Researchers at McGill University say the hybrid offspring grew faster and out-competed wild counterparts in simulated environments.
The US Food and Drug Administration is in the final stage of deciding whether or not to approve the genetically-modified salmon from Boston-based AquaBounty Technologies. If the FDA signs off on the product, it’ll be the first genetically modified animal approved for human consumption. Some see the farmed GM salmon, which grows to market size at twice the rate of a wild Atlantic salmon, as a good way of putting more seafood to market as fish stocks decline. But it has also met with plenty of opposition. Some environmental and consumer groups, and even lawmakers, say the impacts GM salmon could have on health and the environment are not yet fully known. A new study in Canada that showed GM salmon can breed with wild fish seems to indicate that may be true.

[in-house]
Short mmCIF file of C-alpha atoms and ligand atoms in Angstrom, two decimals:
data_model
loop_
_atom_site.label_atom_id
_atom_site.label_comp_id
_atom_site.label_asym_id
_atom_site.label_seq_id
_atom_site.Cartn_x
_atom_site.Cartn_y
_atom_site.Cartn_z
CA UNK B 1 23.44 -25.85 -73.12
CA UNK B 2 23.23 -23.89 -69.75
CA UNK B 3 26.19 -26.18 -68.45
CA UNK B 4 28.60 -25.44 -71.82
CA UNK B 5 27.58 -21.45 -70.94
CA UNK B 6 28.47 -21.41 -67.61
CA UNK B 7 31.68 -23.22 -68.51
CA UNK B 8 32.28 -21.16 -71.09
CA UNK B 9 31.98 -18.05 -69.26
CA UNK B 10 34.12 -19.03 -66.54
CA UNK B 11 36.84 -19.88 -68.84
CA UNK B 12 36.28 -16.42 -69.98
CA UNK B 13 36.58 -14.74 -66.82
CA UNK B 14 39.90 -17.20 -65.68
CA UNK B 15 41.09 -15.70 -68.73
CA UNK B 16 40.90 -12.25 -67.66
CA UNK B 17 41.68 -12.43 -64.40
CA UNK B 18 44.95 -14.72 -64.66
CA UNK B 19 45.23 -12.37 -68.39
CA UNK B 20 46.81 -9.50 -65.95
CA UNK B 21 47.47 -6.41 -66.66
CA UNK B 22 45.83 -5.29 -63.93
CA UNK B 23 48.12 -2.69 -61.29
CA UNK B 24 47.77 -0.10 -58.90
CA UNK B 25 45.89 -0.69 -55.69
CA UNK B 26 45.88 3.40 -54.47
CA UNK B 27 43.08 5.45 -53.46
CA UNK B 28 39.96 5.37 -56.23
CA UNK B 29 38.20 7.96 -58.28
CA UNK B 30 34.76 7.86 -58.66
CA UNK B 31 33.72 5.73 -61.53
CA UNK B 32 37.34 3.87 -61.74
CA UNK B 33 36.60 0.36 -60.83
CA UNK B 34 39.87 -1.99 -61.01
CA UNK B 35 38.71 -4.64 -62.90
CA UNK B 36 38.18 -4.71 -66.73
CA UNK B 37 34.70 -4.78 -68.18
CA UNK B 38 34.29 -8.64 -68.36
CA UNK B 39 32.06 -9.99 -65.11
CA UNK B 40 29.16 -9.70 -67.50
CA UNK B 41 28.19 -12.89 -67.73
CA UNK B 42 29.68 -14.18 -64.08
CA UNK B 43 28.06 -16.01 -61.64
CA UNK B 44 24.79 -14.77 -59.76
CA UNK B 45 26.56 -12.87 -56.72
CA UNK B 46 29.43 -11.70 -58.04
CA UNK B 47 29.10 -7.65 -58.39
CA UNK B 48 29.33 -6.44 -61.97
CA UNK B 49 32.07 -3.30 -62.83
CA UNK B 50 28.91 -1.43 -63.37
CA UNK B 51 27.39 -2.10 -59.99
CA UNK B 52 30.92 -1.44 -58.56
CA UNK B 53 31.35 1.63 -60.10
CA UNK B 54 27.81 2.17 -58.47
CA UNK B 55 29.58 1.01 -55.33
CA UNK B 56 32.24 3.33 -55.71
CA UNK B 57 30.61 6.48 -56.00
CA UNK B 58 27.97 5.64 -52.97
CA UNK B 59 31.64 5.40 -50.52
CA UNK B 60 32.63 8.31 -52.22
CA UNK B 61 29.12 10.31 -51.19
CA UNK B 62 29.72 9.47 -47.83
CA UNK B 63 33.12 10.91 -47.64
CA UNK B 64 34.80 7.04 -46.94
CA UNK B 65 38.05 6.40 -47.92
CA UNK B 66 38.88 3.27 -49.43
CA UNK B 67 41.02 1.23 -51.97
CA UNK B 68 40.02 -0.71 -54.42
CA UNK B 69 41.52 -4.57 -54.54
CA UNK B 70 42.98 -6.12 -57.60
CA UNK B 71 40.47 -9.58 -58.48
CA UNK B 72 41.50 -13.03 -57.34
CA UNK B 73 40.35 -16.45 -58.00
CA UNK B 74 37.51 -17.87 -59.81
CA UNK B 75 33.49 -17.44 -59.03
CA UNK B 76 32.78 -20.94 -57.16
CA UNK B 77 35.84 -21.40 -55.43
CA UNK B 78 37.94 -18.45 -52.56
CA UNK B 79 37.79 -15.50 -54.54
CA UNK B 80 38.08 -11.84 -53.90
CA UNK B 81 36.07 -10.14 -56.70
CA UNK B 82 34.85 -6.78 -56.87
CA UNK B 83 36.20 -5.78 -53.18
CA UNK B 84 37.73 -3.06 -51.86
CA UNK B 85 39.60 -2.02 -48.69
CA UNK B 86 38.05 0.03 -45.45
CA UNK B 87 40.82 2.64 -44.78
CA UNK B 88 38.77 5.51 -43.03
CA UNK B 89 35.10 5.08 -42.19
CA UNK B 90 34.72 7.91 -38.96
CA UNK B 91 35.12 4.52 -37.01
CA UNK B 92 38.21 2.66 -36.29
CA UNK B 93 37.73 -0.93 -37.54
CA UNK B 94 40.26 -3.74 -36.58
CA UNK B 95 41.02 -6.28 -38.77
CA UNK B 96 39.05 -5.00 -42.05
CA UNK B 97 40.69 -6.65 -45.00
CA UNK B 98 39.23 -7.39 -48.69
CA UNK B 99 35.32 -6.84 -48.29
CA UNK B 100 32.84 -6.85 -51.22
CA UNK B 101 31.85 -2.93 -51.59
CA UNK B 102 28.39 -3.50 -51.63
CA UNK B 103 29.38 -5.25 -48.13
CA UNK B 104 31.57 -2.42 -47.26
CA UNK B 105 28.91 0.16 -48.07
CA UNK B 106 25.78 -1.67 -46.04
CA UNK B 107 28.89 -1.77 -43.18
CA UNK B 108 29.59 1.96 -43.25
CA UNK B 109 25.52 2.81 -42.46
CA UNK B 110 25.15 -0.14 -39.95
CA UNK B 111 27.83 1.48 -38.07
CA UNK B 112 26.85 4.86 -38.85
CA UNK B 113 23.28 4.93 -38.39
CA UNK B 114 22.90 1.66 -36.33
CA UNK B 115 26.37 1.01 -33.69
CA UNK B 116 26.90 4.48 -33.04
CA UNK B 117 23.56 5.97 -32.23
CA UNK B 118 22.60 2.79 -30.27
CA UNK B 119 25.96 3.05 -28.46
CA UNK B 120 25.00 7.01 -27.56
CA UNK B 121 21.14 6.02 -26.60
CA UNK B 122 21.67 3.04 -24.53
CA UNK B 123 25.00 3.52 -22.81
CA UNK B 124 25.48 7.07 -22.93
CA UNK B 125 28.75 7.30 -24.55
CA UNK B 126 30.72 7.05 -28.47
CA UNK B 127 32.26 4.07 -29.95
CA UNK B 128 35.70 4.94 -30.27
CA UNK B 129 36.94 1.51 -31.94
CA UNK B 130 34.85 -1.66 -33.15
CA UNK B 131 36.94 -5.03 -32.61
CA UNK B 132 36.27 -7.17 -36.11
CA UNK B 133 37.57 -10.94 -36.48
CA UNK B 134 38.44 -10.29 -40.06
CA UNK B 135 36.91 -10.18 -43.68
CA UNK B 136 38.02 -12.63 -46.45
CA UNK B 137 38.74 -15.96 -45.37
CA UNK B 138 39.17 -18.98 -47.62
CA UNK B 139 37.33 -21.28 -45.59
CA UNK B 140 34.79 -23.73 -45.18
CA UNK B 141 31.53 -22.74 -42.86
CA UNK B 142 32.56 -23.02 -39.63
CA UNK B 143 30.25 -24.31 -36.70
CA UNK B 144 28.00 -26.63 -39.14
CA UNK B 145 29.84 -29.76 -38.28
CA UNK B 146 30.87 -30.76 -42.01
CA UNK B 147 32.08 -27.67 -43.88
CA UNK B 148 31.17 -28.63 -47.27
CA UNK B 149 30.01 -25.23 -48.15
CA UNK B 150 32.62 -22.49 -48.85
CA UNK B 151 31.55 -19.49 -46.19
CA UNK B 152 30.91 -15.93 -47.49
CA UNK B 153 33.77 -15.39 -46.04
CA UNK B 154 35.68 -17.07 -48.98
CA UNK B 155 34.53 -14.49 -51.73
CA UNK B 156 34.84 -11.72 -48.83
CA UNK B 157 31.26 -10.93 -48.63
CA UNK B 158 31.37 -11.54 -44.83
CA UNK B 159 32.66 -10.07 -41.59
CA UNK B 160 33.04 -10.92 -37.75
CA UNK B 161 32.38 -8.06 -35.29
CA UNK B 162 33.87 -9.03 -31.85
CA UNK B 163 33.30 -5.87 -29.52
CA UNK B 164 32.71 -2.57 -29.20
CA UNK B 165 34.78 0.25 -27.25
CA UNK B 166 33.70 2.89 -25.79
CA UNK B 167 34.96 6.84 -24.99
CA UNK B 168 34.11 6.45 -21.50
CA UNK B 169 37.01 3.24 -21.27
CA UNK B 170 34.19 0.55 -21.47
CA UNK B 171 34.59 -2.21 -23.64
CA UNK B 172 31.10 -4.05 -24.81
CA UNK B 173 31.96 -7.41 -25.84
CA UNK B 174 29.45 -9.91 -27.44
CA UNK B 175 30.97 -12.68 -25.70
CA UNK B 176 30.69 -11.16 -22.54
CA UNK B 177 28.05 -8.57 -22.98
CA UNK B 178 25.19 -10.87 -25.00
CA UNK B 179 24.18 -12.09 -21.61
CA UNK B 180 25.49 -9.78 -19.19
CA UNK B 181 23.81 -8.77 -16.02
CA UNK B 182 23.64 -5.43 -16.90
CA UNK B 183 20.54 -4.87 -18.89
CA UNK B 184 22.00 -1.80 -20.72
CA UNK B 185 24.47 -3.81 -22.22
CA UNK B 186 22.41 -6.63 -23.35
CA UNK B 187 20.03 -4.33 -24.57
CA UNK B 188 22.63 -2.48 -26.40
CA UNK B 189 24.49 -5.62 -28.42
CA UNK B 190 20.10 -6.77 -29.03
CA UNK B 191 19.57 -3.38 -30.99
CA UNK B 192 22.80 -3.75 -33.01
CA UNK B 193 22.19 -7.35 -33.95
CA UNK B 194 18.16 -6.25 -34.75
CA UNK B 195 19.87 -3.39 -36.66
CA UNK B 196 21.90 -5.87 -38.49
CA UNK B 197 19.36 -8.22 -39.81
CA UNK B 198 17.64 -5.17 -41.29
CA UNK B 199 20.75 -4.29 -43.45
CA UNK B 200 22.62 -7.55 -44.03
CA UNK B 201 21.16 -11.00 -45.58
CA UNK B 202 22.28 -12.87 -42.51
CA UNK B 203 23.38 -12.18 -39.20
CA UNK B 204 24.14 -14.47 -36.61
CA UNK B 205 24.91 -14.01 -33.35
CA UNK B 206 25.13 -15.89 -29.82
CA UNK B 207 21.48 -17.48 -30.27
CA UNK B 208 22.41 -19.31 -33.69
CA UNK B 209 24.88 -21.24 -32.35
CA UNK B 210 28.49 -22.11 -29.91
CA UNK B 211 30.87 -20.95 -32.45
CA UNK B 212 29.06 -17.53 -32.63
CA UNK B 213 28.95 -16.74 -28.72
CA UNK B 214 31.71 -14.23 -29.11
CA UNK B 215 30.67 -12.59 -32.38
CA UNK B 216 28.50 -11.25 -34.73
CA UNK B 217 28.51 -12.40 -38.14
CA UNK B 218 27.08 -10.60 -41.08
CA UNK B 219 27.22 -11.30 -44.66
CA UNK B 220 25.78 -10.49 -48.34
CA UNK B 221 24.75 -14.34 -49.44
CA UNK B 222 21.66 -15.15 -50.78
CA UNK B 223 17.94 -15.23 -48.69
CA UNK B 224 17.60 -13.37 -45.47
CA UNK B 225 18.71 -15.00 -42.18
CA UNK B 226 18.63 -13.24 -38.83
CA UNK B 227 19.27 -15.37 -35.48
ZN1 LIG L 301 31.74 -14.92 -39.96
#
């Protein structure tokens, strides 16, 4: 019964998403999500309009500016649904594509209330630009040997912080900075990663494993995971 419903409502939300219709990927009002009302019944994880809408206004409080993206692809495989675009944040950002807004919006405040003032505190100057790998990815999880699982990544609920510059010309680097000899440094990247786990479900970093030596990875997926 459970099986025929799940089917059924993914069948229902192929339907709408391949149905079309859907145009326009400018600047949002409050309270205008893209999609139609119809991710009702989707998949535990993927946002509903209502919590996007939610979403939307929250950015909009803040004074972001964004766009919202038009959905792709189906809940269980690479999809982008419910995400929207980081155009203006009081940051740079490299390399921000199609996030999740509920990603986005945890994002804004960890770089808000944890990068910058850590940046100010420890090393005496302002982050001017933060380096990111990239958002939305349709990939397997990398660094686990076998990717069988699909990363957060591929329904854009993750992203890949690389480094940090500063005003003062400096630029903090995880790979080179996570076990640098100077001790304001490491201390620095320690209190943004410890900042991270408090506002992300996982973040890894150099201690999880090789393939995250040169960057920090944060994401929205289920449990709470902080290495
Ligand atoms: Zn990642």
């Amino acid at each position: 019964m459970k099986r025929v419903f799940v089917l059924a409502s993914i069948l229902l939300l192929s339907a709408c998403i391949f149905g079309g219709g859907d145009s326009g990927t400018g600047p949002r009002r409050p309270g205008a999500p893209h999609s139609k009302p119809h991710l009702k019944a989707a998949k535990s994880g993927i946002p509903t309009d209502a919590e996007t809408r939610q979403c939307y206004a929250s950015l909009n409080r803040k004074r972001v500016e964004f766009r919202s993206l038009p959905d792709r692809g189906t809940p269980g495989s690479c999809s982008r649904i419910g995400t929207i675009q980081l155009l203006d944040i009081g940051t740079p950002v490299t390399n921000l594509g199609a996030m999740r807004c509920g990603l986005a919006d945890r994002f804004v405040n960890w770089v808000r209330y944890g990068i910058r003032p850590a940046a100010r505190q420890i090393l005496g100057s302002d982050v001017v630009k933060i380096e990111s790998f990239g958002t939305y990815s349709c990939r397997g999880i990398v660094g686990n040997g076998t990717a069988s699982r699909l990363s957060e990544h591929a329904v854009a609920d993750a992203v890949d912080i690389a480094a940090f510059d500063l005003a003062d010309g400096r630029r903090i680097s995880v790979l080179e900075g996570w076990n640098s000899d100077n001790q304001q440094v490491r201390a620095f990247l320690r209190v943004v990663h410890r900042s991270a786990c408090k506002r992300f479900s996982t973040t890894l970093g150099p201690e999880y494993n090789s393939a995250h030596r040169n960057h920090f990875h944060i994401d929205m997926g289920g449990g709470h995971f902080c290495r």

KDLG's Dave Bendinger reports: